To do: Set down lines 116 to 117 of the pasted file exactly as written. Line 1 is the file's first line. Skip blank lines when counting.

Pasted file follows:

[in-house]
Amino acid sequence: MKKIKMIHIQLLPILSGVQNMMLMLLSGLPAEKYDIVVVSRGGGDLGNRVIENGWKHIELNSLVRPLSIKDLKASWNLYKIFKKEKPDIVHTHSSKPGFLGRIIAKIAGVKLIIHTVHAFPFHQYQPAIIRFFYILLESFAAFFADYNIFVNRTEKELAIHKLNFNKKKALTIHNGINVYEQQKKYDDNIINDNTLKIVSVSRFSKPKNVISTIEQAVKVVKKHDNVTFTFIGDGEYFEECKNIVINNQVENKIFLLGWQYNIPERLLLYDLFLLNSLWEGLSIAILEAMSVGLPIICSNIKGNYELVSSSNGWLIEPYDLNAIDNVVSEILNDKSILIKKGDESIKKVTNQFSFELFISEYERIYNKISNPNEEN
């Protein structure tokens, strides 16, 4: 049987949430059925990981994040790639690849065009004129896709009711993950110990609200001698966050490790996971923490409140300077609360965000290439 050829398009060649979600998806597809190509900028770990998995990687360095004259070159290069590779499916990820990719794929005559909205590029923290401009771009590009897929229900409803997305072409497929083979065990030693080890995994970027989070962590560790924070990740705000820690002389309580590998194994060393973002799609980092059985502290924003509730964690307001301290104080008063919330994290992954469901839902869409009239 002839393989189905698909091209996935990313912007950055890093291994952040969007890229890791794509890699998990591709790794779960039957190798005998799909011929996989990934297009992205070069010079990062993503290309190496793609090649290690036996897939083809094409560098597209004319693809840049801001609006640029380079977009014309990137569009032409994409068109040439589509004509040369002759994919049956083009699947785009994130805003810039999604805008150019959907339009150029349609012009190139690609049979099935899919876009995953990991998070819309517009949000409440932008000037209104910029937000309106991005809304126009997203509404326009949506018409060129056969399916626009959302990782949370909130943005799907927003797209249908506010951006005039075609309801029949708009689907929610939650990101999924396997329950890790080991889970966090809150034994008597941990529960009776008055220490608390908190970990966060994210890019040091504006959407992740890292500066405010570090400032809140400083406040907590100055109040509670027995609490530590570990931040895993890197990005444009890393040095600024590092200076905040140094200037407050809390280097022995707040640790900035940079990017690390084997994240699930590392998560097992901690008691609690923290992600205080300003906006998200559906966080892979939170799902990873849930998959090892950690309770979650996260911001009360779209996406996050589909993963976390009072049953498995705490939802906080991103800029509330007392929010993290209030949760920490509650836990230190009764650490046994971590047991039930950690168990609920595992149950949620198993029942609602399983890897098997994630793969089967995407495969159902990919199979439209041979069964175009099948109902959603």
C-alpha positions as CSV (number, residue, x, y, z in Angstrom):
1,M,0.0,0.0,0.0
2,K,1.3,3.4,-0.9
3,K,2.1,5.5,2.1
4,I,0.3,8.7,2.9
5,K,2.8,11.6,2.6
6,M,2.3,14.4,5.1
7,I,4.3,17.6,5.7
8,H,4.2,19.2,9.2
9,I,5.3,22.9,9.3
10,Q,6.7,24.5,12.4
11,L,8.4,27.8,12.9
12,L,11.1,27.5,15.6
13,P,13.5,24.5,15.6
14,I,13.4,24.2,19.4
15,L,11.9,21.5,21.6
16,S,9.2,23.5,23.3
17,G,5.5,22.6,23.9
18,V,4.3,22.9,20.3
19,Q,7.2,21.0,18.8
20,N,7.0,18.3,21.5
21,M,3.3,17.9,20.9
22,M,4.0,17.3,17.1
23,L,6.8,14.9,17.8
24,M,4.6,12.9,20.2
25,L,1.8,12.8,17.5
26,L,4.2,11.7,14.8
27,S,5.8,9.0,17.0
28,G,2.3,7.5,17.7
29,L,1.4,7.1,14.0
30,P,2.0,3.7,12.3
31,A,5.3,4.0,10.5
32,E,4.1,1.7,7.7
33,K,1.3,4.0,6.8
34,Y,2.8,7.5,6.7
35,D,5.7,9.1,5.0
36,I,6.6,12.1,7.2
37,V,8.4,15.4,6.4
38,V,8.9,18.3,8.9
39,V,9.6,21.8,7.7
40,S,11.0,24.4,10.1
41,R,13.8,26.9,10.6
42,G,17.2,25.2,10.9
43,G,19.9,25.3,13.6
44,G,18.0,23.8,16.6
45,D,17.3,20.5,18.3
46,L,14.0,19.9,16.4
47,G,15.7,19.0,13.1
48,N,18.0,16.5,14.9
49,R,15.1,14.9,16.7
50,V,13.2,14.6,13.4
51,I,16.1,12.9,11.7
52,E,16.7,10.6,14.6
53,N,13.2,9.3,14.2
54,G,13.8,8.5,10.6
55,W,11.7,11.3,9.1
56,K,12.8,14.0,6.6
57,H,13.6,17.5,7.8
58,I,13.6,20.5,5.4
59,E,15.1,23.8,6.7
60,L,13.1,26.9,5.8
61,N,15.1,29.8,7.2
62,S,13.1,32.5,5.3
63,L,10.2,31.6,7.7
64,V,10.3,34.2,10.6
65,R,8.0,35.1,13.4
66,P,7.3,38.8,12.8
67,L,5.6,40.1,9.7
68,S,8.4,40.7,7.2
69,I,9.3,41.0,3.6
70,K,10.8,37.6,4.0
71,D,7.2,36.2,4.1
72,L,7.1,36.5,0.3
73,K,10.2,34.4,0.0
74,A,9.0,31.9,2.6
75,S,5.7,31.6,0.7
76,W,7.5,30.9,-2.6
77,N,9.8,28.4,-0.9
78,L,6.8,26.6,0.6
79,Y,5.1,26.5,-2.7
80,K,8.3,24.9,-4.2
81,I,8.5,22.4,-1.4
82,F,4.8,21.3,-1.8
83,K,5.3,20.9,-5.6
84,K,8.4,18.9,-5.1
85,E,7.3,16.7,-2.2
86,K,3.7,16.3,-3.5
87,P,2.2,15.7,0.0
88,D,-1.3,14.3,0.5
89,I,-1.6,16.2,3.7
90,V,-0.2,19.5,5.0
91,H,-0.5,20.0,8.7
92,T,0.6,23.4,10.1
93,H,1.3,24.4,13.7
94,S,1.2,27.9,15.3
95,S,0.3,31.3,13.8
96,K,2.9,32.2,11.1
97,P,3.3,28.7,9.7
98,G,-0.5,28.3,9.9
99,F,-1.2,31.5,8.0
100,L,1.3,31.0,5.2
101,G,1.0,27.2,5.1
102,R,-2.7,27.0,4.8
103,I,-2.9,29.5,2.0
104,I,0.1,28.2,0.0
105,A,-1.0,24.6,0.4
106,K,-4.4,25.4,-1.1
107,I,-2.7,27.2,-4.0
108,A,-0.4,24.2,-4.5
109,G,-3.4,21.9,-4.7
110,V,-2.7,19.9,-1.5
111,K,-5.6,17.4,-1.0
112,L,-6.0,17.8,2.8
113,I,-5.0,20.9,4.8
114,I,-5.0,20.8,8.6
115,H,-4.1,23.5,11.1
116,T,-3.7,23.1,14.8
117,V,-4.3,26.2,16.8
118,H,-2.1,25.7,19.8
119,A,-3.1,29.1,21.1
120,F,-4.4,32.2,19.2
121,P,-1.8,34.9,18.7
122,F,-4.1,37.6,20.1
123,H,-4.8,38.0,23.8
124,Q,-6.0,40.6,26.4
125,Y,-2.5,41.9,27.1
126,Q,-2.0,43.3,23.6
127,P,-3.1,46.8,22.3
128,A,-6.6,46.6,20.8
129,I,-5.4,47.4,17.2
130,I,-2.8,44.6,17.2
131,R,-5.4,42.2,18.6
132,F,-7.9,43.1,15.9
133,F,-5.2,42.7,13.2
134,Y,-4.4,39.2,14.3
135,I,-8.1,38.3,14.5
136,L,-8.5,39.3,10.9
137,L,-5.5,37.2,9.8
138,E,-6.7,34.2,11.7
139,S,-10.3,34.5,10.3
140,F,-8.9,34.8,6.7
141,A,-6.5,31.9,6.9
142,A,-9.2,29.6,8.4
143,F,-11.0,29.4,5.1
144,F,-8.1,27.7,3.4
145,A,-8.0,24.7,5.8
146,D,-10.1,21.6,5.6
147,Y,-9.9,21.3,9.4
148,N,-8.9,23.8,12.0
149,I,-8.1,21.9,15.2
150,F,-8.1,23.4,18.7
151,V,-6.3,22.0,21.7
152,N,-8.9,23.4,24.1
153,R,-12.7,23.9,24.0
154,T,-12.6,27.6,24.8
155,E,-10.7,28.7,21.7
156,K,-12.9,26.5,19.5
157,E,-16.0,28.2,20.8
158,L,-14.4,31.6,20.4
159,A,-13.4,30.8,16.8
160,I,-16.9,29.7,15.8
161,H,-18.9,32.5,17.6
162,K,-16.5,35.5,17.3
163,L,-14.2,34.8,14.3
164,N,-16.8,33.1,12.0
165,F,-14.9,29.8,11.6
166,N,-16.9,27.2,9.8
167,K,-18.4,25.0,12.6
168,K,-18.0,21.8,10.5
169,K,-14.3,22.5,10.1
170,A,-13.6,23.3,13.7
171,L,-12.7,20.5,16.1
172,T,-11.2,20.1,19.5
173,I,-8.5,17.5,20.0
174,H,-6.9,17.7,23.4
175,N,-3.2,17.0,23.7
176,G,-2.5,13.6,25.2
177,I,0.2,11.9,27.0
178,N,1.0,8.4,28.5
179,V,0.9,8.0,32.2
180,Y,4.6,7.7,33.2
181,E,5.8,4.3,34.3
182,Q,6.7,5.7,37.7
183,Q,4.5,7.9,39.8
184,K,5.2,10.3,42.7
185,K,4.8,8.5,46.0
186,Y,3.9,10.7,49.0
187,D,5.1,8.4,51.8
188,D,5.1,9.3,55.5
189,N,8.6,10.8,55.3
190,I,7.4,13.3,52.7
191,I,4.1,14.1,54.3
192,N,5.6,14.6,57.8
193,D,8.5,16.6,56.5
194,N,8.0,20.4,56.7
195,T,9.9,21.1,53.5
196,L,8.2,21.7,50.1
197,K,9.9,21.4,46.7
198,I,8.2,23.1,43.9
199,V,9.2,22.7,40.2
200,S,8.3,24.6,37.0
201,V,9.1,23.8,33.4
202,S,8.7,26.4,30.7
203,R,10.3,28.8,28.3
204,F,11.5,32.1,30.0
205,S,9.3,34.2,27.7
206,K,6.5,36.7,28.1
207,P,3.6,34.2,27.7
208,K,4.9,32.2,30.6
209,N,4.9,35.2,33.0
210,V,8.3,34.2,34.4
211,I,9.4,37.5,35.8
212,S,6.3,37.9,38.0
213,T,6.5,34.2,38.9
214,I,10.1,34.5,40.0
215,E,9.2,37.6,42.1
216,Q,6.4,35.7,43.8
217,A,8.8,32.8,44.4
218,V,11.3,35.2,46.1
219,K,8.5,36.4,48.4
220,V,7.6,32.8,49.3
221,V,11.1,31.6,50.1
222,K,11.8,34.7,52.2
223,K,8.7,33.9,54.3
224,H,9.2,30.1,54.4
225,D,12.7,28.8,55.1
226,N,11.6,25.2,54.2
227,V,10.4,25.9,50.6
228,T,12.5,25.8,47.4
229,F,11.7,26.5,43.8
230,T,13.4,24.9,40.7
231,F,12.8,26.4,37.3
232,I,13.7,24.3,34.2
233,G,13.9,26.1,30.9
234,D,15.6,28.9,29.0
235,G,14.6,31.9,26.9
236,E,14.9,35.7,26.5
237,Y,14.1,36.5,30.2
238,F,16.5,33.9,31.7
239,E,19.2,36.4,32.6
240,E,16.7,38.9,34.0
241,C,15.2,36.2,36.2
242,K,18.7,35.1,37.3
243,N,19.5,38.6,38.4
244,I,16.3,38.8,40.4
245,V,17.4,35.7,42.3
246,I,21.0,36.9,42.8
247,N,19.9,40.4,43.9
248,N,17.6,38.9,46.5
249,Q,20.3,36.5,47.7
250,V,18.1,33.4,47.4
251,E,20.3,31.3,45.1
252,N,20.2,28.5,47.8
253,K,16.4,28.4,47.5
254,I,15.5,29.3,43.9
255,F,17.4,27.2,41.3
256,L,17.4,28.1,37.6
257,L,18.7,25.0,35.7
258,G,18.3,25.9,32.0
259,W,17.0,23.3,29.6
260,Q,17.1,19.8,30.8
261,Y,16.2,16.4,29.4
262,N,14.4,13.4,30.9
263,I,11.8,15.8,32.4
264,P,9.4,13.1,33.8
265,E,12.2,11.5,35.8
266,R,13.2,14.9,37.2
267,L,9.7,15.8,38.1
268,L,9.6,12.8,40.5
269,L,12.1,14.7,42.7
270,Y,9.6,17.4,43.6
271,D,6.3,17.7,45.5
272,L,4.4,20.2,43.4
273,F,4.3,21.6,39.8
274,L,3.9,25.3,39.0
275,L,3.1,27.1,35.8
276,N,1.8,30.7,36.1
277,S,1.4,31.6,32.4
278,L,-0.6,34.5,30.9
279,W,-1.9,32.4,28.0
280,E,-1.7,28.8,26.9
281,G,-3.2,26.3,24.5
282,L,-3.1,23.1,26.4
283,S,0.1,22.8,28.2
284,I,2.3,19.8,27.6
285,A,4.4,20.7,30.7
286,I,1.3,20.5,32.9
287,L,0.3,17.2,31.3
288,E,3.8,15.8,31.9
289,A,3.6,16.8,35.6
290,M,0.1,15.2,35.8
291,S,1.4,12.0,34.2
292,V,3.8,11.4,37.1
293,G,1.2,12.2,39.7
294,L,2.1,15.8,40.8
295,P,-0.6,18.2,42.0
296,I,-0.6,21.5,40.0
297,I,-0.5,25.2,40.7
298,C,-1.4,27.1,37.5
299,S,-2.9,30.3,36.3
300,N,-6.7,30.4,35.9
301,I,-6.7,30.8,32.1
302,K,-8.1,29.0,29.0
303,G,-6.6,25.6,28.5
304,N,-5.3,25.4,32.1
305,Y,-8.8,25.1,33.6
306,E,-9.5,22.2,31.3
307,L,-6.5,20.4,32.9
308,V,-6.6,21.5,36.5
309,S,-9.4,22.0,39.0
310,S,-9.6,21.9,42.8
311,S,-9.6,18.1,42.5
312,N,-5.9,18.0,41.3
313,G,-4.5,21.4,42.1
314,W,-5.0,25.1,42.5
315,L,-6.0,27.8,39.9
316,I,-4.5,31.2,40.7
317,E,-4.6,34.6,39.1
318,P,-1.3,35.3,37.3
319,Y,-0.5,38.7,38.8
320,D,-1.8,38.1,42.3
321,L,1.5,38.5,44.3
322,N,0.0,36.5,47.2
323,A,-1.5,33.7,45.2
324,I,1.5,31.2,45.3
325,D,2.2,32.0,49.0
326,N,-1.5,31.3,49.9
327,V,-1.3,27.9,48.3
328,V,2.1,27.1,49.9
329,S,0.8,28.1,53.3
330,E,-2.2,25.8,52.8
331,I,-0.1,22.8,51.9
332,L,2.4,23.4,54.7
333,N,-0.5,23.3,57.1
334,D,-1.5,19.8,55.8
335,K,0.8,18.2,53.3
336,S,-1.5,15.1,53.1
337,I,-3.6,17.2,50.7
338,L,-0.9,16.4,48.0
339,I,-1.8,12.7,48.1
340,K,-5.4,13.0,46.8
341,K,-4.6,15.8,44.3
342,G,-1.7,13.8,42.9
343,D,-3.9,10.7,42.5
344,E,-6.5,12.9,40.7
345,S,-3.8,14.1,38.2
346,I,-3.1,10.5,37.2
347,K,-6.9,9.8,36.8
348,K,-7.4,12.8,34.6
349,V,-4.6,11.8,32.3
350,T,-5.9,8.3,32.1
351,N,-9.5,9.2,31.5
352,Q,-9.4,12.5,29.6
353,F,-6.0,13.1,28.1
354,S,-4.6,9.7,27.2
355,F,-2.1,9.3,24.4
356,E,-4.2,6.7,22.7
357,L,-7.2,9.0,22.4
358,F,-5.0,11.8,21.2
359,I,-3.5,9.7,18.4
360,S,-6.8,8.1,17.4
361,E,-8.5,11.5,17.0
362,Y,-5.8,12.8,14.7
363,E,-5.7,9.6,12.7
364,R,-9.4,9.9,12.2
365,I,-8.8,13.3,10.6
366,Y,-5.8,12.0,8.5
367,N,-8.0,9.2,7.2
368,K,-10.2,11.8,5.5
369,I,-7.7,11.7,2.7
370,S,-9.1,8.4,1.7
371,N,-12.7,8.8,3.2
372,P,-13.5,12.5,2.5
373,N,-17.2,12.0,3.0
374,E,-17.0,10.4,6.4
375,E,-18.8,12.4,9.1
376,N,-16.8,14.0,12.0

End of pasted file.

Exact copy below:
112,L,-6.0,17.8,2.8
113,I,-5.0,20.9,4.8